James Horace Alderman
|Died||August 17, 1929 (aged 45)|
|Cause of death||Execution by hanging|
James Horace Alderman (in some sources Aldermon) (June 24, 1884 – August 17, 1929) was a pirate alcohol smuggler during the Prohibition era in the United States. He became known in the press by names like the "King of the Rum Runners" and the "Gulf Stream Pirate."
Alderman was born in 1884 near Tampa, Florida. He spent several years in the Ten Thousand Islands area of southwest Florida as a farmer, fisherman, and field guide. With his wife Pearl and three daughters, Bessie, Ruby, and Wilma, Alderman lived variously in Chokoloskee, Caxambas, Palmetto, and Tarracia Island before settling in Fort Myers around 1911. After World War I and the passing of the National Prohibition Act, Alderman began smuggling illegal immigrants and alcohol from Cuba and the Bahamas to Florida. In the 1920s, he set up a base of operations in Miami.
On the afternoon of August 7, 1927, Alderman and his associate Robert Weech were intercepted by a Coast Guard cutter in the waters between Florida and Bimini. After a series of events, Alderman killed U.S. Coast Guardsman Sidney C. Sanderlin and Secret Service agent Robert K. Webster. The cutter's machinist, Victor A. Lamby, was seriously wounded and later died.
Alderman was tried under Sections 272, 273, 275 of the U.S. Criminal Code. In January, 1928, he was sentenced to death by U.S. District Judge Henry D. Clayton. President Herbert Hoover declined clemency. Alderman was hanged on August 17, 1929, on newly erected gallows built by Chief Carpenter's Mate Olaf Tobiason in a metal hangar at Coast Guard Base Six near Fort Lauderdale, the site of Bahia Mar Marina today. Media witnesses were barred from watching the execution. It was the only hanging ever carried out by the Coast Guard, the first hanging in Fort Lauderdale, and the only legal execution in Broward County. It is also the only known occasion where a man was hanged in a hangar.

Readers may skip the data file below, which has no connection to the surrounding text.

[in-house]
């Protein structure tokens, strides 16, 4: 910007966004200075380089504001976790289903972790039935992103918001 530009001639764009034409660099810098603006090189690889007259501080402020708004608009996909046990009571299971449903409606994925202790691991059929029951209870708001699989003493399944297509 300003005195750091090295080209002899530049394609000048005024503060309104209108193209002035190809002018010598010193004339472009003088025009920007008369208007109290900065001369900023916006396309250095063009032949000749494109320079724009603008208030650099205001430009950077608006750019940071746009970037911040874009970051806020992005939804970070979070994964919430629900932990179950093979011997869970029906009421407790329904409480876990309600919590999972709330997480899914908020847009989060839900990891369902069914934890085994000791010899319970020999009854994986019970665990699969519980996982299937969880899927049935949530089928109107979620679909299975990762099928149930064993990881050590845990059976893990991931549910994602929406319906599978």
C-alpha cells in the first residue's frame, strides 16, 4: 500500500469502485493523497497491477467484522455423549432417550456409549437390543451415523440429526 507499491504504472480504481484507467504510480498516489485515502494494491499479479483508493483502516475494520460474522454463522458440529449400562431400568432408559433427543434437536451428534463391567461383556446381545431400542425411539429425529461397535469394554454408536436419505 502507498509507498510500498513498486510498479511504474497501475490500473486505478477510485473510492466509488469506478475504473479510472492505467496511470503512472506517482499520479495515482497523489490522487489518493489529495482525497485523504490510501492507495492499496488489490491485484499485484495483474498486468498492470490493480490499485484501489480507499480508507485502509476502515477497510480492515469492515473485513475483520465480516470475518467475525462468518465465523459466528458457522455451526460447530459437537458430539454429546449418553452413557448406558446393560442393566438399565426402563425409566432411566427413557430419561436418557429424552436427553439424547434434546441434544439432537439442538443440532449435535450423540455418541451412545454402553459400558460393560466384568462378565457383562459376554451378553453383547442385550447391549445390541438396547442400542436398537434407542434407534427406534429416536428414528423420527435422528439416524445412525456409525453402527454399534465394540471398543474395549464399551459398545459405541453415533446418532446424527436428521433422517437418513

Alderman's execution had initially been scheduled to be carried out in the Broward County jail, but the County Commissioners declined, insisting that a federal hanging should occur on U.S. property (from 1924 all executions by the state of Florida were carried out by electric chair).
Notes and references
- "Hangar Hanging". Time: 15. 1929.
- Buchanan, Patricia (1970). "Miami's Bootleg Boom". Tequesta: The Journal of the Historical Association of Southern Florida. 30: 24–25.
- Kaserman, Sarah (2011). Florida Pirates: From the Southern Gulf Coast to the Keys and Beyond. Charleston, SC: History Press. pp. 99–100. ISBN 1614231761.
- Estorino, María R. (2004). "Guide to the James Horace Alderman Collection". Prepared for the University of Miami Libraries Special Collections Division, Coral Gables, FL. Retrieved January 4, 2014. This article incorporates text from this source, which has been released under a Creative Commons Attribution-ShareAlike 3.0 and GNU Free Documentation license.
- Buchanan, Patricia (1970). "Miami's Bootleg Boom". Tequesta: The Journal of the Historical Association of Southern Florida. 30: 25–26.
- Caudle, Hal M. (1976). The Hanging at Bahia Mar. Fort Lauderdale, FL: Wake-Brook House. OCLC 003979526.
- Crankshaw, Joe (February 9, 1998). "Finding God on Death Row an Old Story". Miami Herald.
- Lehman, Frank (1979). Encounter with the Gulf Stream Pirate. OCLC 11105267.
- Rowe, Sean (December 4, 1997). "The Gallows and the Deep". New Times Broward-Palm Beach.
Library and archival resources by or about James Horace Alderman.
- James Horace Alderman Collection, 1929, University of Miami Special Collections. This archival collection contains the typescript of Alderman's autobiography, The Life Story of James Horace Alderman, written during his imprisonment prior to execution.
- United States v. James Horace Alderman. U.S. District Court for the Miami Division of the Southern District of Florida. (1907 - ?). Copies of Alderman's indictment and death warrant, digitized by the U.S. National Archives.